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Responsible Rescue

What is responsible rescue? Well that question has many answers. Right now we are going to talk about just a couple of responsibilities of rescues.

One of the first responsibilities is for rescues to be transparent and tell potential adopters everything they know about a dog. Why wouldn’t this happen? It sounds like a no brainer to the general public. Those of us involved in rescue know this does not happen often enough. Potential adopters are lied to all the time. There are two ways to tell an untruth, lie by omission and blatantly lie. Both of these things happen way too much. The biggest subject they lie about is the behavior or past behaviors of the dog. While we may not always know how a dog will react in the future to certain things, these rescues know when a dog has a bite history or when they are out of control.

The second responsibility we’ll talk about is support for the dog and their new owner. Did you know that temperament testing and training are not even on the radar for a lot of rescues? If they spend money on training they don’t make as much profit. These irresponsible rescues pump dogs off transports to adopters and offer what we call a “tailgate warranty”. This means if an adopter has an issue with a dog, medically or behaviorally, they offer no support. The usual answer is they can’t help and can’t take the dog back. Sorry. I had a boss once that used to say “Good Luck!”. We all knew that meant he would offer no help or support and we needed to handle it ourselves. What these irresponsible rescues are saying to the adopters is “Good Luck!”.

While some rescues will fundraise for massive medical expenses for a dog, these same rescues say they cannot afford training. The responsible rescue will fundraise for both, knowing they are equally important.

One recent client came to me with a nice 60ish lb. pitbull mix she adopted. The rescue told her that he had impeccable manners. Even an inexperienced dog person could spend 30 seconds with this dog and know he did not have ANY manners. Don’t get me wrong, he has a great temperament and is super sweet, which is not always the case. This guy was pulling his new owner all over the place and threw her back out. He was a wild child inside and outside all the time. She was dreading getting up in the morning to face the day with him. Lucky for him, she knew there was a great dog in there and invested in training. Her veterinarian told her she sees this type of situation almost every day. I also hear these sorts of stories on a daily basis.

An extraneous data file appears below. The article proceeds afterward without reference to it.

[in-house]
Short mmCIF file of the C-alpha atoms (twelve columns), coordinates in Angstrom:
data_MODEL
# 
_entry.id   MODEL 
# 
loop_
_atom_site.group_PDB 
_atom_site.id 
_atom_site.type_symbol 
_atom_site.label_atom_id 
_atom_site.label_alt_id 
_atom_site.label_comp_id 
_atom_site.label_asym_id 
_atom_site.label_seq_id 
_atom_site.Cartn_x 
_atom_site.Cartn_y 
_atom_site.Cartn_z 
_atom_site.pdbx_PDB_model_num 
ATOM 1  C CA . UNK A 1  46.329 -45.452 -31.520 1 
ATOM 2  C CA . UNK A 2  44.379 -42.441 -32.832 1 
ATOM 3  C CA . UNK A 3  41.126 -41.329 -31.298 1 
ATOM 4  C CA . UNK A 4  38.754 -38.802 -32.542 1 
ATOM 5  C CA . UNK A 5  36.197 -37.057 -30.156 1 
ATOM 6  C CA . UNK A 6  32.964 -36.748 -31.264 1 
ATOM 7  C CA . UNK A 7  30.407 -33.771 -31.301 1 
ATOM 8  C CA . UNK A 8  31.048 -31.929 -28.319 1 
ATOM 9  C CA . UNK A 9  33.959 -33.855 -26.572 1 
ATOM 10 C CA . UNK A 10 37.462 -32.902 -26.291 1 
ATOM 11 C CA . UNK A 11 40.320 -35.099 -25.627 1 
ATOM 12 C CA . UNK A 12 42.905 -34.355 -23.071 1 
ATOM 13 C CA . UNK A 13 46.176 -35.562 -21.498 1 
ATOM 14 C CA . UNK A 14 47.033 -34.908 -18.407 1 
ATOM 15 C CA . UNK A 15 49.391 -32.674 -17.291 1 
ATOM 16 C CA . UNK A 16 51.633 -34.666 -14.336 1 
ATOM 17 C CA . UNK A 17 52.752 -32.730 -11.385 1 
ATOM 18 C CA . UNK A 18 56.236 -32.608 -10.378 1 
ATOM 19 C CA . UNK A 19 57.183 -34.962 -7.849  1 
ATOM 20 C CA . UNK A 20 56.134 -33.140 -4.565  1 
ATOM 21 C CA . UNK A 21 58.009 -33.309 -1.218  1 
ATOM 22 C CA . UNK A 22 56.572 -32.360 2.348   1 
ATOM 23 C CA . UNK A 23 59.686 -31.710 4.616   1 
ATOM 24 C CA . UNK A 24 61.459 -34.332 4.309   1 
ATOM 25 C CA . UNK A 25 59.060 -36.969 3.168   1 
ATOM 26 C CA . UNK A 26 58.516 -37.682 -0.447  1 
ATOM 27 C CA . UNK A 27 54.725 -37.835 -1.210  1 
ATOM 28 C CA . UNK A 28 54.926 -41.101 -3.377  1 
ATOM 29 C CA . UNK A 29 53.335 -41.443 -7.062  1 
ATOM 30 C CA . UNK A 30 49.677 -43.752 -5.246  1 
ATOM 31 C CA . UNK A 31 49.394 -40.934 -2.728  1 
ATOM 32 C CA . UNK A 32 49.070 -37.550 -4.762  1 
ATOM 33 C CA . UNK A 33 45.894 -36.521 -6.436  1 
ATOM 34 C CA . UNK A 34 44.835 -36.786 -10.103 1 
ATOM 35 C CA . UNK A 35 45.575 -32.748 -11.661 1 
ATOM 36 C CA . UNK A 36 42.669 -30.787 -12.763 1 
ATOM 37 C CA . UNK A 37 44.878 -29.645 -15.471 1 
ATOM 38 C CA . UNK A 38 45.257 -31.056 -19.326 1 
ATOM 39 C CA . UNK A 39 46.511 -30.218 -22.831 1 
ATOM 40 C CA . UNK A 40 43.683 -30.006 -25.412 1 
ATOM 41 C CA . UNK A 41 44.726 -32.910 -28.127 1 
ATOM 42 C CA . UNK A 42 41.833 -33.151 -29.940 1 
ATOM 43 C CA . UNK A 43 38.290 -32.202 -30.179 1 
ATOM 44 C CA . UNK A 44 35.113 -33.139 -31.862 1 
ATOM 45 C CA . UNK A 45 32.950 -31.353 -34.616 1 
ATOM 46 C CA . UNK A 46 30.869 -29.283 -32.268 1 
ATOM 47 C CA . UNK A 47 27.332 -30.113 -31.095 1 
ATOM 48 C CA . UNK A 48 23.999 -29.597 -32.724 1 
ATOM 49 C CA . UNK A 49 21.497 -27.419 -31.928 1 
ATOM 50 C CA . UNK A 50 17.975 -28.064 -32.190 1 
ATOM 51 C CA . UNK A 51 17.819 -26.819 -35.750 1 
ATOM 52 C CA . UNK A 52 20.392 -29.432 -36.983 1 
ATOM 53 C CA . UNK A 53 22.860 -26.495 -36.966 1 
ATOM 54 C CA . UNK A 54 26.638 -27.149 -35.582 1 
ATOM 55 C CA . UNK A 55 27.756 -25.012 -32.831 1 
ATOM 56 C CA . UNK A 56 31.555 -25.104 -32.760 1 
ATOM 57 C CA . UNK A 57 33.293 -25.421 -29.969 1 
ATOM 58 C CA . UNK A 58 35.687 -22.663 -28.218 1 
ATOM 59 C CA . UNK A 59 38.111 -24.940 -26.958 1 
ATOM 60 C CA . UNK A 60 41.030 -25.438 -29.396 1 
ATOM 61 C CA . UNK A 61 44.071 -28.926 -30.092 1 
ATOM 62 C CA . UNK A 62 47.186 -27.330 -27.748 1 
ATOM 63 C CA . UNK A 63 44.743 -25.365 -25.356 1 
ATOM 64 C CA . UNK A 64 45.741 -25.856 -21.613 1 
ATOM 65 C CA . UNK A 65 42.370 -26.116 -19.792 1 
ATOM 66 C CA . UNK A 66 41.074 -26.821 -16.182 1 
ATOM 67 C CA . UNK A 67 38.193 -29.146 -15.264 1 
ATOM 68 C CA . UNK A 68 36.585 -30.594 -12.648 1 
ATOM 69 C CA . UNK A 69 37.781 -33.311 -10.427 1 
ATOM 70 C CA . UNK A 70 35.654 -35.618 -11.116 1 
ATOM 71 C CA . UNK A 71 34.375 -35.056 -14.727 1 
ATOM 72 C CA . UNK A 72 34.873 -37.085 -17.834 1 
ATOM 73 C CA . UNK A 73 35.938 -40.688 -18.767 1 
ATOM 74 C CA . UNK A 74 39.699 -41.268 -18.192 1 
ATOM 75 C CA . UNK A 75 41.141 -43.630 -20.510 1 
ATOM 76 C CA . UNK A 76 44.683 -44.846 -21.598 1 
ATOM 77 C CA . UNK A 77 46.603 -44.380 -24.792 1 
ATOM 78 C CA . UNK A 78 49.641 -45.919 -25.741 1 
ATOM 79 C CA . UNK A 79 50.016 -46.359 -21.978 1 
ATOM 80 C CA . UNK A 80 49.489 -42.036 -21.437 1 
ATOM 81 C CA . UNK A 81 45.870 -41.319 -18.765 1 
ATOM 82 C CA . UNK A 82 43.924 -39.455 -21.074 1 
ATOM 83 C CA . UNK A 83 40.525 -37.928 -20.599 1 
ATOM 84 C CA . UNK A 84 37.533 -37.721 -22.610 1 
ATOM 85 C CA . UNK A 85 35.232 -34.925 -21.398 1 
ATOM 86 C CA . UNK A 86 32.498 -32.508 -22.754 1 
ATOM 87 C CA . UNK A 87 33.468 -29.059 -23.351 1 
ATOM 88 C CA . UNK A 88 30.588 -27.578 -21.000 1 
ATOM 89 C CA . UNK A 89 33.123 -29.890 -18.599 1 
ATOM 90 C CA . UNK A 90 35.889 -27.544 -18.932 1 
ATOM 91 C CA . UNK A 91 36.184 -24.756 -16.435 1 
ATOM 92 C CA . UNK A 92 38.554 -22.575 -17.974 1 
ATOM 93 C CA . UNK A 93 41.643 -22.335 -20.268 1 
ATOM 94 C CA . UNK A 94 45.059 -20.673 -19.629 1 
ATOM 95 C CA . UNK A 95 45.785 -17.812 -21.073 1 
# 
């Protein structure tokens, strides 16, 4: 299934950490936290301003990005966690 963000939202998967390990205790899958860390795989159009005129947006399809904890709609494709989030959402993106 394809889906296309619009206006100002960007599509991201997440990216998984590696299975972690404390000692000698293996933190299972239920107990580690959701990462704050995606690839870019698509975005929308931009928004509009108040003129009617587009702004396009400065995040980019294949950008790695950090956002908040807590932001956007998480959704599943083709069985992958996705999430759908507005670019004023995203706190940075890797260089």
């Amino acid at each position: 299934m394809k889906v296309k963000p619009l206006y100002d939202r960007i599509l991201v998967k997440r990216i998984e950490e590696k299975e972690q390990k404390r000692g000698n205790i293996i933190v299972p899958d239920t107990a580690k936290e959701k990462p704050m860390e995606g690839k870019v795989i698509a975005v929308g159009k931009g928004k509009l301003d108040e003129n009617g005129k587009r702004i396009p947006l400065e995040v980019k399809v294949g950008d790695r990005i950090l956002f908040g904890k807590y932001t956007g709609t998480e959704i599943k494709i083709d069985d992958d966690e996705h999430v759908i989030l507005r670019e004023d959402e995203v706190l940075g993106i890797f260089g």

My most recent example isn’t so lucky. This little guy is now 11 months old and recently came from Georgia off a rescue transport. The adopters were told he was “teething”, which at 11 months really means still play biting with bigger teeth. This sort of thing ublic, but this easily worked with, but the adopters were not ready for his super high energy “teething” and are surrendering him to a shelter I work with. Lucky for him though, he will get the help he needs from me before he goes up for adoption. The sad fact is there are many shelters in this country where these same dogs would be killed when surrendered because of jumping and play biting. In Maine and New England there are quite a few “no kill” shelters. These shelters try their best, but if they are not equipped to handle some of the harder cases that are surrendered or transported from the South, then the dogs sit in kennels longer waiting for adoption. The tough thing is that these dogs that could have gotten help easily early on, only get worse when they sit in the kennels too long. There are some shelters that would rather have a dog sit for months hidden away in a back room then to get the dog help from a trainer that can solve the problem.

Why do I only work with a few rescues and shelters? Why don’t I help them all? While I would love to help all the dogs, I refuse to work with irresponsible rescues for these reasons. The moral of the story is that adoptable dogs and their new owners should be supported and not left hung out to dry. I implore you to research which shelters and rescues you support and make sure they are one of the responsible organizations. Please consider donating money for training in order to help these dogs find homes or keep them in their homes.

Kris Potter

Kompletely K-9 Dog Training and Rehabilitation

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